Human Biology Open Access Pre-Prints

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Anticipated Volume


Anticipated Issue




This year marks the 35th anniversary of two noteworthy papers—one in this journal and the other in the American Journal of Human Genetics—posing the same famous question: are the different Jewish populations from around Europe, the Middle East, and North Africa more genetically similar to each other, or are they more similar to the local non-­‐Jewish populations in the regions where they were historically located? Both studies gathered blood-­‐group and protein variation data from a variety of Jewish and non-­‐Jewish populations, compiling significant “classical marker” data sets commensurate with the standard for human population-­‐ genetic studies at the time.

Writing in the American Journal of Human Genetics, Sam Karlin, Ron Kenett & Batsheva Bonné-­‐Tamir reported “We found the Ashkenazi, Sephardi, and Iraqi Jewish populations to be consistently close in genetic constitution and distant from all the other populations,” concluding that in fact, the Jewish populations were generally more genetically similar to each other (Karlin et al. 1979). In Human Biology, Dorit Carmelli & Luca Cavalli-­‐Sforza wrote “A wide scatter of the Jews was observed among clusters of non-­‐Jews,” finding that on the contrary, the Jewish groups were largely more similar to the local non-­‐Jewish populations (Carmelli & Cavalli-­‐Sforza 1979).

While these studies used some of the best statistics and data available at the time, they highlight the dramatic changes that have taken place in human population genetics research over the last 35 years. The field has proceeded through a succession of new types of genetic markers, the size of classical data sets has been spectacularly superseded, and the effort to understand new and larger collections of markers has provided many novel methods to the statistical toolbox of population genetics. Further, it has become clear that levels of similarity in human populations are sufficient that the resolution of population relationships among closely related groups often requires both an amount of data and a computational capacity that would have been unimaginable to researchers working in 1979.

What has not changed, however, is that interest in questions of the genetics of Jewish populations has persisted—and in fact, it has intensified. From the viewpoint of population genetics, the history of the various Jewish populations provides a scenario capable of inspiring and testing new population-­‐genetic methods, a rare case in which multiple groups with a component of shared identity and descent lived over a large geographic range for a long period of time in a region of the world with a deep written record. From the viewpoint of scholarly fields that treat Jewish culture and history as the object of investigation, the use of genetics as an approach for understanding Jewish populations and their history taps into an intrinsic Jewish cultural interest in origins and migrations, a recognition of nonidentical but overlapping senses of Jewish group membership—from cultural to religious to genealogical—and the centrality to Jewish culture of the inheritance of Jewishness within families, as reflected in the title phrase, “From generation to generation.”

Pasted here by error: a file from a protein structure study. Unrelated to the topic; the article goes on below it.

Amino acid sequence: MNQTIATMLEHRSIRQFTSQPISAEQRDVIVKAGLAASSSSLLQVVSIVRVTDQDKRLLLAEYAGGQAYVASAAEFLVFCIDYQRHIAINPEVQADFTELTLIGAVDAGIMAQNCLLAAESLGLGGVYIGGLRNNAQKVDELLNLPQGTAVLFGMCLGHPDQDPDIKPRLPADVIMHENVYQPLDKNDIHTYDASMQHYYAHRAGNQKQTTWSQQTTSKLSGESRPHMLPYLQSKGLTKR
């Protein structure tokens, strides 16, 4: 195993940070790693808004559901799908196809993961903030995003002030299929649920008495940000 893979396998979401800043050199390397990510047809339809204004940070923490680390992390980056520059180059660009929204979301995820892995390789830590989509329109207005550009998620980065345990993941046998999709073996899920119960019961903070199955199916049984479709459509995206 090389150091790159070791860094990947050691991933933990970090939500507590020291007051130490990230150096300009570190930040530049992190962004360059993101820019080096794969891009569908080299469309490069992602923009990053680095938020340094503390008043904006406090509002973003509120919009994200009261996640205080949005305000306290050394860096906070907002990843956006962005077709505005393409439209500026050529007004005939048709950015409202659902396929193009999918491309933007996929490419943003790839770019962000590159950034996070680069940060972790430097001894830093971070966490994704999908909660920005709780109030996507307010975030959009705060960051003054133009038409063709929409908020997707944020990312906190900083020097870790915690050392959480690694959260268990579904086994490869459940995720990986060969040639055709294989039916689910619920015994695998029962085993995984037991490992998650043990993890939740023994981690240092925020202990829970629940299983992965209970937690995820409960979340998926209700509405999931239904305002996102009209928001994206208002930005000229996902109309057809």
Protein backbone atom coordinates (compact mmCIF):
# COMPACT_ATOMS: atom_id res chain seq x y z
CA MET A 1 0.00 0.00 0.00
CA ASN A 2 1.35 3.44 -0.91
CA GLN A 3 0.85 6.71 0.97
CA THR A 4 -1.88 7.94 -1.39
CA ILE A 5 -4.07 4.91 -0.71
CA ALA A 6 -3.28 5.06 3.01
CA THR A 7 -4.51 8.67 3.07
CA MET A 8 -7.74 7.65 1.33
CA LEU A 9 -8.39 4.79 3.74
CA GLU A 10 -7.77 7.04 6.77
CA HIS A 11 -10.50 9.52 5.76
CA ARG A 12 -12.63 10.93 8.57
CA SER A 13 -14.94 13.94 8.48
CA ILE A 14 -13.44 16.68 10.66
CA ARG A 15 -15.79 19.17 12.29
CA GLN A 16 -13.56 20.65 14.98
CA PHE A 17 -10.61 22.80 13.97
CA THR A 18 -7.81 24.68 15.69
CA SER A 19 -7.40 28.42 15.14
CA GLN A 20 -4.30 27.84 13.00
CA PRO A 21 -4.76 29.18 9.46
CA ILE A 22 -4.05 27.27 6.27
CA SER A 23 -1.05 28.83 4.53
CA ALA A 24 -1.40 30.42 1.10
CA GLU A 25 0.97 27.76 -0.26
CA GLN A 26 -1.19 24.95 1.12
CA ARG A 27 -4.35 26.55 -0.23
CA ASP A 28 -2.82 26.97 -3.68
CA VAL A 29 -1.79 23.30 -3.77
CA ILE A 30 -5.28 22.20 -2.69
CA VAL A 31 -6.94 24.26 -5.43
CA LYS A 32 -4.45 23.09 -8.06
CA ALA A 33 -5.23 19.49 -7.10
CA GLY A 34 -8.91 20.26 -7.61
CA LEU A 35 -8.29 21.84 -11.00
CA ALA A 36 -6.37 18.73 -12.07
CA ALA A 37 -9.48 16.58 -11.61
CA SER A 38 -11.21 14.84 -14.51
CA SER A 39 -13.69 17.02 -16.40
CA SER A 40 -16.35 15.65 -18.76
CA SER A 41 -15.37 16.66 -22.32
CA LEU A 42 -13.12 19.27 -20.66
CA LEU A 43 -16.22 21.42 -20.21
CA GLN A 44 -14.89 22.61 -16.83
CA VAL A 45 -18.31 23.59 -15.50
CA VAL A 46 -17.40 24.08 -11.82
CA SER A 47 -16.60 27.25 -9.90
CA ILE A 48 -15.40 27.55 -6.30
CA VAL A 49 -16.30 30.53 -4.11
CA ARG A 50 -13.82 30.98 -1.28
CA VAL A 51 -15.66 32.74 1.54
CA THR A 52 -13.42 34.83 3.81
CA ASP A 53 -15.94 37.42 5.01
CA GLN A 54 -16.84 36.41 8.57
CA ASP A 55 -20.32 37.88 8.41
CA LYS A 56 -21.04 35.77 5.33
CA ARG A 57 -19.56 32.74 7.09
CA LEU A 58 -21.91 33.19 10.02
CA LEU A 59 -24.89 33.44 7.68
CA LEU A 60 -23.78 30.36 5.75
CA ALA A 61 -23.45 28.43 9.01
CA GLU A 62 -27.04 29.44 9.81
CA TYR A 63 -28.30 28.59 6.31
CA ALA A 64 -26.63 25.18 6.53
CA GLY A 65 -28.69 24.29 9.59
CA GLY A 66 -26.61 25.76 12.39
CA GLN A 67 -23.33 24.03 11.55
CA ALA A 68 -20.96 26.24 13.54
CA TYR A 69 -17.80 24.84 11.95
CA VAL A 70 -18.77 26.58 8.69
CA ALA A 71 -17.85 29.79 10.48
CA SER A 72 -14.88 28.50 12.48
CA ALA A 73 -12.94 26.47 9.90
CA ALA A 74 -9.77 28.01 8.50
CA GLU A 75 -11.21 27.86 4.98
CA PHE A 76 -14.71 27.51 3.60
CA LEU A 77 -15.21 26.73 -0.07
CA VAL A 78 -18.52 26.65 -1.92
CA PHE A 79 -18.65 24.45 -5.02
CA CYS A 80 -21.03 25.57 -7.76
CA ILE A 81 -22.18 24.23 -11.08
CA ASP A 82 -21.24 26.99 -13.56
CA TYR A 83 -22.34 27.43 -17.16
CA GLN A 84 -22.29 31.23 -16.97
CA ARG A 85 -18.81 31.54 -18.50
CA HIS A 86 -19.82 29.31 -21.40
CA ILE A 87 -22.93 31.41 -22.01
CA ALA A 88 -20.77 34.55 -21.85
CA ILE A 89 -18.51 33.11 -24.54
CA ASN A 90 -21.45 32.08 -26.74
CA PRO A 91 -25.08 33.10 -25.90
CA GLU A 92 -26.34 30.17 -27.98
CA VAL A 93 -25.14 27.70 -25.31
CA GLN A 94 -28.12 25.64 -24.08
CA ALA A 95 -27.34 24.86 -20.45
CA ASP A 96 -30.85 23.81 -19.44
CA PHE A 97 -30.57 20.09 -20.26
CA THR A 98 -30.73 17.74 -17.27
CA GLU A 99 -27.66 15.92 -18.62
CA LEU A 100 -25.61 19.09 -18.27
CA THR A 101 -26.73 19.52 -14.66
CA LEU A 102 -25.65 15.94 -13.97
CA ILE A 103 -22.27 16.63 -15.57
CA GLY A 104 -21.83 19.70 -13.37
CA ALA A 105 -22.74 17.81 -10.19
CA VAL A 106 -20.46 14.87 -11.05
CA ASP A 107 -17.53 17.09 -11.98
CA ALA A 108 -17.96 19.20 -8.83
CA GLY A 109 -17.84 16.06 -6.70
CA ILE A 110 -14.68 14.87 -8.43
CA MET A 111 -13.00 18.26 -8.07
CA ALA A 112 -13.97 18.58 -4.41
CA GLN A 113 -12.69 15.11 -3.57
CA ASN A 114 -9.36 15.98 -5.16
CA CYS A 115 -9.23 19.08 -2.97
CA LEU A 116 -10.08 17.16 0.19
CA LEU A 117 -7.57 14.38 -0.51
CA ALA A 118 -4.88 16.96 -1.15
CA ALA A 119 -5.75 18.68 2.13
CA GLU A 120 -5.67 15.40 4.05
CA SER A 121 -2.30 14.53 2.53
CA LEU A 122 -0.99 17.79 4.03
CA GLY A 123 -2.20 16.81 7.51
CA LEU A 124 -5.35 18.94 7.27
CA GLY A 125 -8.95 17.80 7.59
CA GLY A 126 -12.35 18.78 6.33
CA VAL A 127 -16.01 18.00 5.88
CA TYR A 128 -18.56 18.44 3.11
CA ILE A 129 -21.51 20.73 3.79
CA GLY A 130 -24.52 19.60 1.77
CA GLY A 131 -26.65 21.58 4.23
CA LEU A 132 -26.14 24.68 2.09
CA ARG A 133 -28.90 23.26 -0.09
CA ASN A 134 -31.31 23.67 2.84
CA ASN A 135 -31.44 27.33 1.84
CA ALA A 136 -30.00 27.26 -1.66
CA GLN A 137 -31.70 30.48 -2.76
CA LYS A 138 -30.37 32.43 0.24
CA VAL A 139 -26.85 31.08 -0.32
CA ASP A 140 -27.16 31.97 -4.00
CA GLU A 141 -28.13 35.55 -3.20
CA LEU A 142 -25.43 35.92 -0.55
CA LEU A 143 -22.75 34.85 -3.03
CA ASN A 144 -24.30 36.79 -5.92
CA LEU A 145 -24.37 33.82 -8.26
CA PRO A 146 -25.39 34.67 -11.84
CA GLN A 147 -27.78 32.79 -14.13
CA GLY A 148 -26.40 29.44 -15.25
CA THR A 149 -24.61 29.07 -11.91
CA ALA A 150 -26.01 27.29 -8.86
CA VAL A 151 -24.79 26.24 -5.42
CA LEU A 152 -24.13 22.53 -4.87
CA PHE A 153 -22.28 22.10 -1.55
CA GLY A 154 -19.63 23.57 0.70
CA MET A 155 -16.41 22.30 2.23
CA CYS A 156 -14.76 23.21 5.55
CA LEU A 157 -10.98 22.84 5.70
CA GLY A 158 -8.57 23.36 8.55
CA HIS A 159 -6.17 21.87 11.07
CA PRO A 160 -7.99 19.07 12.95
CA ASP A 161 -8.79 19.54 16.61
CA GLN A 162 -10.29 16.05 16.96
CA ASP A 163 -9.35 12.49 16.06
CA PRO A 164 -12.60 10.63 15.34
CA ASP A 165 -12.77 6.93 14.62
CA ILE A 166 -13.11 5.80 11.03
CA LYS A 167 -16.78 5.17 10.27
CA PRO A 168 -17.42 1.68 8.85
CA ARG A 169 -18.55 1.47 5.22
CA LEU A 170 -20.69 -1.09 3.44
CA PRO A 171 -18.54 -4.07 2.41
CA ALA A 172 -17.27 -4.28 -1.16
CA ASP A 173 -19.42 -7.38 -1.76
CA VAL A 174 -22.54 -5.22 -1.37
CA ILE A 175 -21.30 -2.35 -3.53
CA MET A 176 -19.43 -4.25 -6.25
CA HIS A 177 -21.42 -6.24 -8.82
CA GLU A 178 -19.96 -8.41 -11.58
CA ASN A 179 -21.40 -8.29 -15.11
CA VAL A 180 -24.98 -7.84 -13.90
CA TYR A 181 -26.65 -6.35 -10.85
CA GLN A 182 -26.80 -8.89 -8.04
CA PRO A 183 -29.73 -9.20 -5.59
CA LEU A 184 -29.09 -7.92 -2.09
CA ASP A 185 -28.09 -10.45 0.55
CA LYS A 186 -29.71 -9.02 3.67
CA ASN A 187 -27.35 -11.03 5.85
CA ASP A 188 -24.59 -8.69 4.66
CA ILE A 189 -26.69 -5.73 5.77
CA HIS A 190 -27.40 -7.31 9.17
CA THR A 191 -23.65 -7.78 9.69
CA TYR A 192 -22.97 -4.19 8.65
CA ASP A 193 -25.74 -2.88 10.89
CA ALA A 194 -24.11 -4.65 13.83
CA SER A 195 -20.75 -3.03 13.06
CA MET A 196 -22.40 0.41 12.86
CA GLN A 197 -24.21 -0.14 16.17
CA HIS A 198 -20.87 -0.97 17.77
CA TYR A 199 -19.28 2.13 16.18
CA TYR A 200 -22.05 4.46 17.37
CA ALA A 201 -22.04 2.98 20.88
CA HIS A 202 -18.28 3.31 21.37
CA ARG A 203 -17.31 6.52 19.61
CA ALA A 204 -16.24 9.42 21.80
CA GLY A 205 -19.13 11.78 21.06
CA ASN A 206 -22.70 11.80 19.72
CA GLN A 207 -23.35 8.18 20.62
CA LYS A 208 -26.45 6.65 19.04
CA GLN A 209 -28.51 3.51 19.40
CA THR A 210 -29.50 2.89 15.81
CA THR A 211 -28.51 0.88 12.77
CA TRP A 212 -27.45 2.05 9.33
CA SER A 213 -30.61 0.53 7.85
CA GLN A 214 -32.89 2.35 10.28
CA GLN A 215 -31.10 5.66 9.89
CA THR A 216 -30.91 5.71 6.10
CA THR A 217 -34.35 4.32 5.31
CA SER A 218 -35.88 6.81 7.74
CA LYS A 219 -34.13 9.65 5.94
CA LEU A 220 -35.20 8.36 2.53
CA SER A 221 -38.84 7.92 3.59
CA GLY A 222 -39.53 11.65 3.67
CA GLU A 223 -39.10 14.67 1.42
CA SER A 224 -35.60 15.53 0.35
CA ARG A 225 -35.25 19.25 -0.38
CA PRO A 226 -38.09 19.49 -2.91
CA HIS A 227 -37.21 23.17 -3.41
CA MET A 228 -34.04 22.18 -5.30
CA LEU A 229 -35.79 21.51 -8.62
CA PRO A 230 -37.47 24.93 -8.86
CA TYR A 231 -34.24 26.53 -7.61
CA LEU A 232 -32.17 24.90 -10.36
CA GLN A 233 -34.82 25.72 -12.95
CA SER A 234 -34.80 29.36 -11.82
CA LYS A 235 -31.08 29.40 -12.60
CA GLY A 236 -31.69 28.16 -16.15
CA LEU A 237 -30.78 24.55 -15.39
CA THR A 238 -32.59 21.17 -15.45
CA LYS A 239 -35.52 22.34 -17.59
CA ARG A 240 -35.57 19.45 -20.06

Seeking to advance and understand trends in the genetics of Jewish populations, this special issue focuses on Jewish population genetics, setting new developments in relation not only to past population-­‐genetic studies, but also in the broader context of Jewish Studies scholarship. The special issue builds upon a course of the same name that we held jointly in the Biology and Jewish Studies programs at Stanford University in the autumn of 2012, featuring the issue’s contributors as guest lecturers. Human population genetics is, in part, a form of historical endeavor, potentially illuminating the effects of social practices such as endogamy and conversion, the history of population relationships, and the magnitude, direction, and timing of migration events. At the same time, the field can be viewed as historically situated, with its underlying assumptions, its expression in language, and its cultural reverberations and social implications subject to research in their own right. As a collection of articles spanning multiple forms of inquiry, the special issue aims to both present and contextualize current research, discussing its cultural environment and the challenges that lie ahead.